Kakadu National Park Local animals vs. Introduced Species
Kakadu National Park This is the famous World Heritage site; Kakadu National Park
Background of Kakadu National Park • The Kakadu National Park is located in the Northern Territory of Australia. • It is the 2nd largest national park in the world, covers nearly 20,000 square kilometres. • The national park was originally an area of where the tribes of Aborigines lived for over 50,000 years, their shelters and belonging have been left there. • In 1984, the park was gained recognition as cultural and ecological treasure. • At this world heritage site; there are over 10,000 species of animals living within.
Native Flora • There are many flora found in the Kakadu National Park; in fact there are over 2,000 recorded plants. • These plants have created Kakadu’s geological landforms and habitation diversity. • Kakadu is named to be one of the most ‘weed-free’ national parks of the world! • In the estuaries and tidal flats over 47 species of mangroves grow. • Floodplains are home to the types of grass, sedges and waterlilies. • Forest and woodland are found in the lowlands; with expanses of virgin eucalyptus trees. • There are also many types of grass that can well adapt to the extremely hot dry conditions.
Native Fauna • There are many different kinds of animals living within the Kakadu National Park. • These animals are part of the natural food chain and have lived here for a long time • In fact, there are over - 280 species of birds - 60 species of native mammals - 55 species of freshwater fish - thousands of species of insects and many more!!
Introduced Species • Introduced species means when different species have been moved from their native environment and adapted to a foreign land. • There are some introduced fauna living within the Kakadu National Park such as; the cane toad. • Other species include; buffalos, cattle, horses, European bees, house geckos etc. • There are also introduced species; about 34 plant species have been recorded to be introduced. • Some of these plants include; buffel grass.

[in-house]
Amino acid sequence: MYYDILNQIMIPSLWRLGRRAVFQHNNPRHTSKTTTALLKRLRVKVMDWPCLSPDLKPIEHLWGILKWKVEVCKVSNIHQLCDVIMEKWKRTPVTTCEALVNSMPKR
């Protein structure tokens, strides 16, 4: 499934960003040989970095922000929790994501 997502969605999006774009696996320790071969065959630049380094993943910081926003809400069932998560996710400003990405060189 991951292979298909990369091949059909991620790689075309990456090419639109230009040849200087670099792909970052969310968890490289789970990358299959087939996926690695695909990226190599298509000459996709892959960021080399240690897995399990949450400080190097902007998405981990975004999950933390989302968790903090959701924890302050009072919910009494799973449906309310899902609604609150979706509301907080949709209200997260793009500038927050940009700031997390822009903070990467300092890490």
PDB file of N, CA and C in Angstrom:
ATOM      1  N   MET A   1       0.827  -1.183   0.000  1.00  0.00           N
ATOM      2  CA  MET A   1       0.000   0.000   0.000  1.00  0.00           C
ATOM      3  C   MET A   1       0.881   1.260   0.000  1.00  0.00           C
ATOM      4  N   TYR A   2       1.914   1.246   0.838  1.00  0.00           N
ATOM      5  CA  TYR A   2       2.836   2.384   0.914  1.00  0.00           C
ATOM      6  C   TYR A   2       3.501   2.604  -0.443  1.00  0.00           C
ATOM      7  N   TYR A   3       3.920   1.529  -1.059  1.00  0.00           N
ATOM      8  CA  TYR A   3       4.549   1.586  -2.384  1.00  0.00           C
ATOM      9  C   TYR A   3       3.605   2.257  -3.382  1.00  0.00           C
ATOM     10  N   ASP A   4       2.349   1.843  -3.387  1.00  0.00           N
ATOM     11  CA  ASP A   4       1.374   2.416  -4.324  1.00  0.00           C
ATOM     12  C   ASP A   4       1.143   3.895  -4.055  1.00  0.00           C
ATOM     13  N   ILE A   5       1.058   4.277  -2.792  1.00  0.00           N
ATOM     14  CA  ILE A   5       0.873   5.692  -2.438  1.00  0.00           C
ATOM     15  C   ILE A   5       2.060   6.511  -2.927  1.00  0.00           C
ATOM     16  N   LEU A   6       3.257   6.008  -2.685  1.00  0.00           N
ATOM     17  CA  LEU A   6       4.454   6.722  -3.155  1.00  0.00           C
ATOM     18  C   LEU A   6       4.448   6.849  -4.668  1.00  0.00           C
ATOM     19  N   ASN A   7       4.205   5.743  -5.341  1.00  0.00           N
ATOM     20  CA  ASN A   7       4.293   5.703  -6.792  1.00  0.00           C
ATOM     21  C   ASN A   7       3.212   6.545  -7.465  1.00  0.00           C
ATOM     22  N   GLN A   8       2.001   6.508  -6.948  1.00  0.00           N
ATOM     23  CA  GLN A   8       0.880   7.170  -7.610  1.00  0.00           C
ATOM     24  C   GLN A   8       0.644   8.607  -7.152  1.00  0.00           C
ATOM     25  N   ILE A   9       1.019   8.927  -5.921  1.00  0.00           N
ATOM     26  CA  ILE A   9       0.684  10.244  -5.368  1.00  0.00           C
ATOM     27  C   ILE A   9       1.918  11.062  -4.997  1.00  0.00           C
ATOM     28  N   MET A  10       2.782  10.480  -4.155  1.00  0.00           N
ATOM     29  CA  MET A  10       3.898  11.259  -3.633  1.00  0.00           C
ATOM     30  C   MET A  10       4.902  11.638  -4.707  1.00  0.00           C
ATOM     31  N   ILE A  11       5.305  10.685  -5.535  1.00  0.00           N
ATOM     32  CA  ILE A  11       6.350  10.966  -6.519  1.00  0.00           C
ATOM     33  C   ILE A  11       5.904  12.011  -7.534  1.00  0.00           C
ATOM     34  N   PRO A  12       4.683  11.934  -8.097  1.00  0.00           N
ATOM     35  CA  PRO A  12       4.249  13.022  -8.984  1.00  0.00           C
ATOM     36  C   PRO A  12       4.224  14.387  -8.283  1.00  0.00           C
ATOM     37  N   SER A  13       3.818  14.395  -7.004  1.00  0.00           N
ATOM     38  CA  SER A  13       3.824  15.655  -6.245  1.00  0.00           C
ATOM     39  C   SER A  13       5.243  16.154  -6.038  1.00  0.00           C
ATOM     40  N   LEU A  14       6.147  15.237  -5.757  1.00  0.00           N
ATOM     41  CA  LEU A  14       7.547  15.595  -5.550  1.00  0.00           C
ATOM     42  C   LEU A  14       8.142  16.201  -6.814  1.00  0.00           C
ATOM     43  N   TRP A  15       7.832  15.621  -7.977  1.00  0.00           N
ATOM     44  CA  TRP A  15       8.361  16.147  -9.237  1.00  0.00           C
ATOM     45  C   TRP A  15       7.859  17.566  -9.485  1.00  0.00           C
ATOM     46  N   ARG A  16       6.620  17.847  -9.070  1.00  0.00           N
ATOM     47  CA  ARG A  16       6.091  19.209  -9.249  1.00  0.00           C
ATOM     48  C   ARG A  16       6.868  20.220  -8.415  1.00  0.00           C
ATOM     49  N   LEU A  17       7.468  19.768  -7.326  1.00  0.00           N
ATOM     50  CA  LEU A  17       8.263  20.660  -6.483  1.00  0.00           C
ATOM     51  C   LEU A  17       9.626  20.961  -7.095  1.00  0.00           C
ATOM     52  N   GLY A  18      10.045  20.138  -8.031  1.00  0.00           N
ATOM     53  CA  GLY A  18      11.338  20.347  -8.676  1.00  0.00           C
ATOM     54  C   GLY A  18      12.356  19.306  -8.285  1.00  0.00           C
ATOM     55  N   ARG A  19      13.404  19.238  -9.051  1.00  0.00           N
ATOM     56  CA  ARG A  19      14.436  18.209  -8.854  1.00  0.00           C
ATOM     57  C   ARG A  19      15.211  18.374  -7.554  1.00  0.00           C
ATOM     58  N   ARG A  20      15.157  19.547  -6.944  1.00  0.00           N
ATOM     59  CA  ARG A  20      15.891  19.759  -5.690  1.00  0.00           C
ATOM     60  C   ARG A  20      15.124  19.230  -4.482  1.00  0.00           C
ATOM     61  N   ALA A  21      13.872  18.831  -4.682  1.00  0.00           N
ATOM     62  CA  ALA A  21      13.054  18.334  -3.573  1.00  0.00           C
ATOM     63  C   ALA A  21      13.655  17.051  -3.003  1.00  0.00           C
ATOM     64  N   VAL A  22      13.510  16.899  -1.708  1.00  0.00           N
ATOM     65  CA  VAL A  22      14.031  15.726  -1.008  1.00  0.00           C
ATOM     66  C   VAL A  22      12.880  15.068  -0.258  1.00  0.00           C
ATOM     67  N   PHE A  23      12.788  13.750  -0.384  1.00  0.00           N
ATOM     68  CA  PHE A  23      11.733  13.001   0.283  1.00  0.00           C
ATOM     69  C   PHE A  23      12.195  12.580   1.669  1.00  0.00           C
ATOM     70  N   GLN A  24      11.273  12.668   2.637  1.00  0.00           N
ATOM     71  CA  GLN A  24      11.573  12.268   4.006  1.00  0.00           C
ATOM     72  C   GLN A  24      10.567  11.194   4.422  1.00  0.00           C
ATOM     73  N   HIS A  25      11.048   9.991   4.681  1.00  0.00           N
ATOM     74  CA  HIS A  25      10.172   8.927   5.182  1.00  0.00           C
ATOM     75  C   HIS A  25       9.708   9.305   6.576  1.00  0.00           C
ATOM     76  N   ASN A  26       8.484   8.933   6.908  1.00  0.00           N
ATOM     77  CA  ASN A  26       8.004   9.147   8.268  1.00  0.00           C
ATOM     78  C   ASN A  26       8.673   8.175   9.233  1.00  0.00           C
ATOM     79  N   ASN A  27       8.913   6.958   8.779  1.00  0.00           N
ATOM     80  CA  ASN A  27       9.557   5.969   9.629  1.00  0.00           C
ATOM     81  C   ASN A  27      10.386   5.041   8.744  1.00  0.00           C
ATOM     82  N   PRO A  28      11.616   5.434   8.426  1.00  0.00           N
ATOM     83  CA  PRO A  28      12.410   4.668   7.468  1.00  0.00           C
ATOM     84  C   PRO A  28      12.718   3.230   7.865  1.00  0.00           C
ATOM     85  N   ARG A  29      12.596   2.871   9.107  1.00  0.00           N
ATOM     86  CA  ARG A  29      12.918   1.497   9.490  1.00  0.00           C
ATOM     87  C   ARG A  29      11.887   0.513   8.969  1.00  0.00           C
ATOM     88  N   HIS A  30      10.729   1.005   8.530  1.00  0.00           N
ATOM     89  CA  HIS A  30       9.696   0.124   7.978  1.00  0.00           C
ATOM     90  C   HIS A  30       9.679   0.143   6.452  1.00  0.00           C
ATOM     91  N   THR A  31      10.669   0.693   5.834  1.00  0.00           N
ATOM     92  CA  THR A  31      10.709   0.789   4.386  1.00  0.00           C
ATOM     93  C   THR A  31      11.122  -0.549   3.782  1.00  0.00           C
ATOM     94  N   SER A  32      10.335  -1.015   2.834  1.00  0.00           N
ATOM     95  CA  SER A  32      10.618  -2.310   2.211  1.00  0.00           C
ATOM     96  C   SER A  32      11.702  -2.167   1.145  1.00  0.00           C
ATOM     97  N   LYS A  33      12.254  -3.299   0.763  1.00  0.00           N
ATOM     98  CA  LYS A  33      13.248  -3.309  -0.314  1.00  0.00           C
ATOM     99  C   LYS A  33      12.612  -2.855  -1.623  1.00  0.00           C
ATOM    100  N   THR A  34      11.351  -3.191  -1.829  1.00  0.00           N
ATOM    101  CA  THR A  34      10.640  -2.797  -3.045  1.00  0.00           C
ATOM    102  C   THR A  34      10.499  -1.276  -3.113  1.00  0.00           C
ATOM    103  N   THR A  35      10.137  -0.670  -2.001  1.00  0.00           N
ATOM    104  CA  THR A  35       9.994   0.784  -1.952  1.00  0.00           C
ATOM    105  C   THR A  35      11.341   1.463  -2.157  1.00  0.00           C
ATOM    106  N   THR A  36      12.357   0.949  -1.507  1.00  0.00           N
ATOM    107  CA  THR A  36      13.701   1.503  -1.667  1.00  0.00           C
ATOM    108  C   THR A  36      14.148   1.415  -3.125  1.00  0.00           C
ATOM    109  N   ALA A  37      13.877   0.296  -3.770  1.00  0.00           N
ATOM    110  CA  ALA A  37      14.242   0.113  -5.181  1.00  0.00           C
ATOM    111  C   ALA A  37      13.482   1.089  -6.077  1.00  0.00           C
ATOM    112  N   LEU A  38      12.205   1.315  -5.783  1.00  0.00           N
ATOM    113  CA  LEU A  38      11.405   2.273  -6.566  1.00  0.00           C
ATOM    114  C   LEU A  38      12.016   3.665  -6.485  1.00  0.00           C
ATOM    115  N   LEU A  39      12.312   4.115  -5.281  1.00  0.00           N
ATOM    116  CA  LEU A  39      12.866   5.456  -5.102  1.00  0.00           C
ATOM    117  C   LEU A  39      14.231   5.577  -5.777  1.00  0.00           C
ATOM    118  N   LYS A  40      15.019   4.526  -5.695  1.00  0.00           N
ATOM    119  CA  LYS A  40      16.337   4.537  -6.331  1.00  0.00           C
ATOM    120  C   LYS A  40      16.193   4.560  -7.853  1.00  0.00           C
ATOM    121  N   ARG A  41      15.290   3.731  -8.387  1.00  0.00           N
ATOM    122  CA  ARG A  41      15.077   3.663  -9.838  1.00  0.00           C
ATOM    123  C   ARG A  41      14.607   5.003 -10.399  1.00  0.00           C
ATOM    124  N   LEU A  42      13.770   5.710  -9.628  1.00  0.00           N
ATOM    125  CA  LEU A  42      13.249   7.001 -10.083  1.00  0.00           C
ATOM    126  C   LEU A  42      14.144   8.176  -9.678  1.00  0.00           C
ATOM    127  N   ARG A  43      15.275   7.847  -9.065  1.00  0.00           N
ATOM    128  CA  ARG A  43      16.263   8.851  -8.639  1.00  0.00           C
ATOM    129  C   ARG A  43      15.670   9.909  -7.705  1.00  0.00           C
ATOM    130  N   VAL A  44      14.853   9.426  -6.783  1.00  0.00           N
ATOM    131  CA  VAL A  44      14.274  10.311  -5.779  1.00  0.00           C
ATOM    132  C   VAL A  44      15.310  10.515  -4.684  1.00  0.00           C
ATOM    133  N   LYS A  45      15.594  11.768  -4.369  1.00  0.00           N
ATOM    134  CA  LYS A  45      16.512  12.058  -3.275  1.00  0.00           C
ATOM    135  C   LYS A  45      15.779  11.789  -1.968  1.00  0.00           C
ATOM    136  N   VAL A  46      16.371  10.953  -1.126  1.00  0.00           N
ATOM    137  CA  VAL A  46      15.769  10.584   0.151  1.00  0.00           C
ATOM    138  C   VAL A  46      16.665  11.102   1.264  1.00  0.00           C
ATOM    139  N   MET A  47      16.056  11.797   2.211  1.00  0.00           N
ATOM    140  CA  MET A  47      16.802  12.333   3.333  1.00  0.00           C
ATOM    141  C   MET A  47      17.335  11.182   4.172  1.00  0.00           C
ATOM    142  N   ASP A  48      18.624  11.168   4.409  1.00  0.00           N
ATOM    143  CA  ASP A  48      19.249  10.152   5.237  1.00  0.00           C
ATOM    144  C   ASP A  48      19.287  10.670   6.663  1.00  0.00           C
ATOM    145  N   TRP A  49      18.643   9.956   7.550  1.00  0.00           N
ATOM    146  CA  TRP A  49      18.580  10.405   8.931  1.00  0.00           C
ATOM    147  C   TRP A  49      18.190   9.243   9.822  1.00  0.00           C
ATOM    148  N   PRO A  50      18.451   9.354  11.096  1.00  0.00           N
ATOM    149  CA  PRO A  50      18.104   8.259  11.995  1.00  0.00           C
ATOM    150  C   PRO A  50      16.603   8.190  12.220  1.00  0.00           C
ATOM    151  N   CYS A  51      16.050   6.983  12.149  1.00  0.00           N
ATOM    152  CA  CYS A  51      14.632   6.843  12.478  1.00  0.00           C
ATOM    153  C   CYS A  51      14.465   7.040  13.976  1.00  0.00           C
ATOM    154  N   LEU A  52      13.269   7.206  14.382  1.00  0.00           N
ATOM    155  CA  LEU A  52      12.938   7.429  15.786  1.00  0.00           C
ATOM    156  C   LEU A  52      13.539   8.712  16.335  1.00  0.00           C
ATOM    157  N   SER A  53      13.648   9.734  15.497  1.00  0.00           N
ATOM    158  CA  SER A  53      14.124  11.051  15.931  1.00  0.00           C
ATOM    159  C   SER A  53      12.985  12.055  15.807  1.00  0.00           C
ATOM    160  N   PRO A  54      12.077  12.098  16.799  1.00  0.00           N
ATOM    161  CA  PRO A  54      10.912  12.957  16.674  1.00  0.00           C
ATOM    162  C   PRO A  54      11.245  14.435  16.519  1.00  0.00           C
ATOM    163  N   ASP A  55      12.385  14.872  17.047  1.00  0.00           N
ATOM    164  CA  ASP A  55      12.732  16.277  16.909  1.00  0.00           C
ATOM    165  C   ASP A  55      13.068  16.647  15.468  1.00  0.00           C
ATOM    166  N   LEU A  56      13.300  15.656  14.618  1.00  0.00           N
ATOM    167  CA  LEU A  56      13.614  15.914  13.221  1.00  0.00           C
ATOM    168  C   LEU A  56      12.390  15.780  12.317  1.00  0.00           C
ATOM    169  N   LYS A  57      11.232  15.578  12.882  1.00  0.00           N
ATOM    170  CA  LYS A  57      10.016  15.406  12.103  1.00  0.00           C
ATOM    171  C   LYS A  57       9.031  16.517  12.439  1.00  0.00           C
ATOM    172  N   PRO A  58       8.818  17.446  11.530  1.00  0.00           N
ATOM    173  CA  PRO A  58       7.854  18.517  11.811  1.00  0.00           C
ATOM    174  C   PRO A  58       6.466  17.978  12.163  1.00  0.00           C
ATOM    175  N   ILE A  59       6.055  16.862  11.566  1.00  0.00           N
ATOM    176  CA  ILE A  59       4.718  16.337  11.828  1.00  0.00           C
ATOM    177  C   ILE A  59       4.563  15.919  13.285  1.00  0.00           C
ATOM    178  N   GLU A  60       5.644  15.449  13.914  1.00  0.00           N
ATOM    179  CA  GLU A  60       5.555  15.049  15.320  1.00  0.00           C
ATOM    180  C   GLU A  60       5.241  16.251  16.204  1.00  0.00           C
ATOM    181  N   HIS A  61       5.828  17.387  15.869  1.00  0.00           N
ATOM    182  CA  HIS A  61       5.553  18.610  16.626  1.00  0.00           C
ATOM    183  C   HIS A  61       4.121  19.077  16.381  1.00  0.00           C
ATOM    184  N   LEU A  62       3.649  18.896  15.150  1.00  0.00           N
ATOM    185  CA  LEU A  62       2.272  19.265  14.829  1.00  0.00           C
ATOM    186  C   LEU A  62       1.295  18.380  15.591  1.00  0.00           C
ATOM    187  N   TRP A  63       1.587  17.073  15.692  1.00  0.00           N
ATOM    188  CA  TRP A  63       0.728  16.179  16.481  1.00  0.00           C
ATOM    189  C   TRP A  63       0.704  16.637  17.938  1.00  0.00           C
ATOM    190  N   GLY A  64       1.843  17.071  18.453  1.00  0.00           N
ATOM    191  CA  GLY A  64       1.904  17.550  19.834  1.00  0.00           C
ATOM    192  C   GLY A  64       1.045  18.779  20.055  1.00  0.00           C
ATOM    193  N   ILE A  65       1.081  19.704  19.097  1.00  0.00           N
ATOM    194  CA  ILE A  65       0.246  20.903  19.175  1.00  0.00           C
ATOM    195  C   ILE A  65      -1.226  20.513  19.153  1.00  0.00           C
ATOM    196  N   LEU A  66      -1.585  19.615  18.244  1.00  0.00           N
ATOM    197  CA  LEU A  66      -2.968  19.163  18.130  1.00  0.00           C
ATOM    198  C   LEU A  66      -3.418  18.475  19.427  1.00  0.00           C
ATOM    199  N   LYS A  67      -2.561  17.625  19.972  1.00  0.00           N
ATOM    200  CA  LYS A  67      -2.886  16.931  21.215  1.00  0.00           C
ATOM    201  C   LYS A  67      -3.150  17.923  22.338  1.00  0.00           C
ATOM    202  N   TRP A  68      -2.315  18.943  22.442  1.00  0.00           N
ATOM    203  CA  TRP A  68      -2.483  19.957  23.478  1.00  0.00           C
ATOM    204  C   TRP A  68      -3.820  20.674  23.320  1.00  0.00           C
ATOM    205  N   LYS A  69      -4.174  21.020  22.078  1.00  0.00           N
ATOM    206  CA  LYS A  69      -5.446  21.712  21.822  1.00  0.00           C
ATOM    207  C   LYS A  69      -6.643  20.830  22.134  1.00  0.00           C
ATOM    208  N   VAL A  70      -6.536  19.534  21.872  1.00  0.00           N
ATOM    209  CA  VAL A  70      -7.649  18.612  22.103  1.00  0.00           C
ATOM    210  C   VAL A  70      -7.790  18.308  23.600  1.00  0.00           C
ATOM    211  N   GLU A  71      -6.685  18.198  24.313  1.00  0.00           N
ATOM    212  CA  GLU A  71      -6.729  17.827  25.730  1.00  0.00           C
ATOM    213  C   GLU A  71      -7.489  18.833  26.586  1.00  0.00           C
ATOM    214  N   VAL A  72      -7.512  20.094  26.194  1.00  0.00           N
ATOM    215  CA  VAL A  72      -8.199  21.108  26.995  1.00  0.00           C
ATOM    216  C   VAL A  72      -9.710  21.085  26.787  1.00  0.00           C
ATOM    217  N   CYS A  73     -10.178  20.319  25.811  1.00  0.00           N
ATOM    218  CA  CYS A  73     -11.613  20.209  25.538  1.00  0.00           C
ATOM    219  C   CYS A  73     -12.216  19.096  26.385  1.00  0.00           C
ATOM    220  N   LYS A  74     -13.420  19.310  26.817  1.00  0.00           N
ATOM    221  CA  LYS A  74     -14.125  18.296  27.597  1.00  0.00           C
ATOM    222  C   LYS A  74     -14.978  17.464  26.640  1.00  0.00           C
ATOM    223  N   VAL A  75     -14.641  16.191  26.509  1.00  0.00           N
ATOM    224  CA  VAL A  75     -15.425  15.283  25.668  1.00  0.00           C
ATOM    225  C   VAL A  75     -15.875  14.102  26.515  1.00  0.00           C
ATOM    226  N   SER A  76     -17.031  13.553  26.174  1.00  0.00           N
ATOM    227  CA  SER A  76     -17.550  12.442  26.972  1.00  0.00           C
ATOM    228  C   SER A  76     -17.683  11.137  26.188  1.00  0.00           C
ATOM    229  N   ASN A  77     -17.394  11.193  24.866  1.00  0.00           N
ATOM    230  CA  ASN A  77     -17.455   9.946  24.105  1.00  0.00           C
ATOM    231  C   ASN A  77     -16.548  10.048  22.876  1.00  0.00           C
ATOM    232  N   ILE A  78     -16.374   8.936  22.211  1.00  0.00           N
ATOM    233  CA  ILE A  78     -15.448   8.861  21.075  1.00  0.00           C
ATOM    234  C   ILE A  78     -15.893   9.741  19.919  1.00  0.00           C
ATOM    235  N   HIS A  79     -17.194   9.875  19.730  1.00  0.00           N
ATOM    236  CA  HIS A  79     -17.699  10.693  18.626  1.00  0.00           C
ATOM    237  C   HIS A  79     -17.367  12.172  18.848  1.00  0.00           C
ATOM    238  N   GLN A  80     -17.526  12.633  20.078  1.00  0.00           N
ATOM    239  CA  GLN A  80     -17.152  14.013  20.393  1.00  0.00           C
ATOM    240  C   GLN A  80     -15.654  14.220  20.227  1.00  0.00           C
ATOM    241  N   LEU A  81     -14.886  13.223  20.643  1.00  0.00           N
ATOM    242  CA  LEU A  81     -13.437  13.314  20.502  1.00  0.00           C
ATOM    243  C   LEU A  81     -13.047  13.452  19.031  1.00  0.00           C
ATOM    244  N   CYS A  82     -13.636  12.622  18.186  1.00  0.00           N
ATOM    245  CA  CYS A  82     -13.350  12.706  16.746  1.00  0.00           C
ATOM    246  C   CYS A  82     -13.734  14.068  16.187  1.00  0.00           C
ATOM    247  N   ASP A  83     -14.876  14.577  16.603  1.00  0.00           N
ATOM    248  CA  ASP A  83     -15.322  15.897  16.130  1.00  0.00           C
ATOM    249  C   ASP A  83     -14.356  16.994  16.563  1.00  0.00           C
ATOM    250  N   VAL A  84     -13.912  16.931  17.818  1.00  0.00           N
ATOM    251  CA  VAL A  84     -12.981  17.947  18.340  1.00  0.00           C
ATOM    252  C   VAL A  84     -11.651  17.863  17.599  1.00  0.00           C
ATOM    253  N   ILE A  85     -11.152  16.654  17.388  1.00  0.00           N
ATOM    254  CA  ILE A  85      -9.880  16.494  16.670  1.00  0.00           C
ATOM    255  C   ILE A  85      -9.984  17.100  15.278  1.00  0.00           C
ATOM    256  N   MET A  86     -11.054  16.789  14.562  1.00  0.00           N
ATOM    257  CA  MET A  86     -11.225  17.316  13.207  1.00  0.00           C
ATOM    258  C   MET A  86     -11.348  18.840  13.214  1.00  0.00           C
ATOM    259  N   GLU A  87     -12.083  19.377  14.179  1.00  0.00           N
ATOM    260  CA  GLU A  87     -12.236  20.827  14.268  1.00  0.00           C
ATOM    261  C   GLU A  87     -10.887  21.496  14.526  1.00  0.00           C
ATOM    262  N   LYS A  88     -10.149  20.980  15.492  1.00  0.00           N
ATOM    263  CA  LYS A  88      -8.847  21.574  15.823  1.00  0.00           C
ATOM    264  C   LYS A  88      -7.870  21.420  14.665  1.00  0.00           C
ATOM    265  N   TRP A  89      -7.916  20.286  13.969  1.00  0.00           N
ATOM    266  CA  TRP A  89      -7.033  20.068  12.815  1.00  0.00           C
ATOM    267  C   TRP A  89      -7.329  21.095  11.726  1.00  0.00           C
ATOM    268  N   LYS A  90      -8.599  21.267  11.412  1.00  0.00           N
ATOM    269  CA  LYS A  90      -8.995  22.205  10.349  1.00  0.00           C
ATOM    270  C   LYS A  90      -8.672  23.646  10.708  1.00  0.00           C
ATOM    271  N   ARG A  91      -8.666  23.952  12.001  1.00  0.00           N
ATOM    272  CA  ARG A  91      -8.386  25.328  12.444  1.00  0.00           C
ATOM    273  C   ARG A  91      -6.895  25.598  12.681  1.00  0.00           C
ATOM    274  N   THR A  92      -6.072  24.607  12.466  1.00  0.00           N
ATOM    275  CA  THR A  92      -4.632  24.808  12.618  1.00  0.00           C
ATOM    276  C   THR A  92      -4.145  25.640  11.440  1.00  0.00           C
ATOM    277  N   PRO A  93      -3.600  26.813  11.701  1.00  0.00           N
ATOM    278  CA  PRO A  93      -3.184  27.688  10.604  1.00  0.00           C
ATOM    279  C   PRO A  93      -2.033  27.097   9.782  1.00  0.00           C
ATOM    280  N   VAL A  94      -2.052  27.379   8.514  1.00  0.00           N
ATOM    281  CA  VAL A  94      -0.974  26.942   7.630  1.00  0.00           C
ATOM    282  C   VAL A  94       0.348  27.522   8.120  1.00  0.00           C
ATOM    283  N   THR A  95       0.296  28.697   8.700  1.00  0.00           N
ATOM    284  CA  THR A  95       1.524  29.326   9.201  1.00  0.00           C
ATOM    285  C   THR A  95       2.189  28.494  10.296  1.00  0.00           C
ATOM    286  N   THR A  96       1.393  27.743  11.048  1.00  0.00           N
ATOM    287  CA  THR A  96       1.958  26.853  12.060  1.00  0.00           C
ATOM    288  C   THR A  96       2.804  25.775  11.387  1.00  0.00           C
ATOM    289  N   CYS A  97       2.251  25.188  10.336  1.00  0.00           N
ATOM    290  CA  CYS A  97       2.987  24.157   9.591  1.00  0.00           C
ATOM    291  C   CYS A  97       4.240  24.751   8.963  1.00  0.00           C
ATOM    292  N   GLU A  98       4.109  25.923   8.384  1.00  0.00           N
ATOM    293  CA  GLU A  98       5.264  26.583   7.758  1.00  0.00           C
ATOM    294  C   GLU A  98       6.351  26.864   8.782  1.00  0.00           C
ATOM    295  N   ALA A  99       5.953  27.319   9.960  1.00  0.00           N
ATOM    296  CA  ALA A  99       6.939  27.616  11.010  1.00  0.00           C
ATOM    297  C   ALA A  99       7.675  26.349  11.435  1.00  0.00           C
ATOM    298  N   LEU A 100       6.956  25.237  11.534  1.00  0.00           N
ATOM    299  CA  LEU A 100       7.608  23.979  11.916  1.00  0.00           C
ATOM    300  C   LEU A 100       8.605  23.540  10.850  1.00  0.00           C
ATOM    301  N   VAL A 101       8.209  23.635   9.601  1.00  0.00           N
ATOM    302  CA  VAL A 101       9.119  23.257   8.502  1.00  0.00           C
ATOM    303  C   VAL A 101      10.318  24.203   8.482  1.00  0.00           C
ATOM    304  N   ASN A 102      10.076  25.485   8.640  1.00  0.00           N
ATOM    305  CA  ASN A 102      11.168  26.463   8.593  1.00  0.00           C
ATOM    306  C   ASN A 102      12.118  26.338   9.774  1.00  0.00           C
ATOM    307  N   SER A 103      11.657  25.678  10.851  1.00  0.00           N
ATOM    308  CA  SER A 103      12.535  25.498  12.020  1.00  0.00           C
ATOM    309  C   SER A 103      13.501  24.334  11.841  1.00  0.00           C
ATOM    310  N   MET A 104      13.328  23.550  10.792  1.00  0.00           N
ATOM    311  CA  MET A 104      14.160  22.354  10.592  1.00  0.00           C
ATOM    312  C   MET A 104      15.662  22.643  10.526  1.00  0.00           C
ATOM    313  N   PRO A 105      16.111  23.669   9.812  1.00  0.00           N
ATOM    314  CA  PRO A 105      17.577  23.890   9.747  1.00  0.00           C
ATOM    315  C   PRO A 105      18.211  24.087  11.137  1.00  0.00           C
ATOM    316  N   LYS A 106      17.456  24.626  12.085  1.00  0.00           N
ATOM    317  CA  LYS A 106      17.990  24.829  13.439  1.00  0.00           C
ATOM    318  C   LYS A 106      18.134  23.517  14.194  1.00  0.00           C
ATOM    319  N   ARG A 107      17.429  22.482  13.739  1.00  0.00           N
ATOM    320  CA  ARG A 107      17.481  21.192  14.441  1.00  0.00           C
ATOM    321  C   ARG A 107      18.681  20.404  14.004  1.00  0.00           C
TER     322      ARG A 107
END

Introduced Species and the National Park • Some of the introduced species are quite harmful to the environment. • For example; the buffel grass were introduced to rehabilitate areas that were exposed to erosion. But now it has become the most threatening weed in Kakadu; spreading to water and preventing the growth of native grasses. • Buffalos were introduced and due to their sheer size, weight and hard hooves have compacted the soil and caused erosion.
Government Initiatives • There are many committees that have been established by the government to keep introduced species under control. • For example; the Australian Weeds Committee has achieved to reduce the damage done by weeds. • Another example is the Pest Animal Control which reduces the impact done by pest in a humane and effective way.
Kakadu National Park Solutions • There are no easy solutions to keep the introduced species/ feral animals under control. • Most likely the solutions would be to rely on the government committees that specialise on controlling the damage done humanely.
Anna Ong Class; 9GC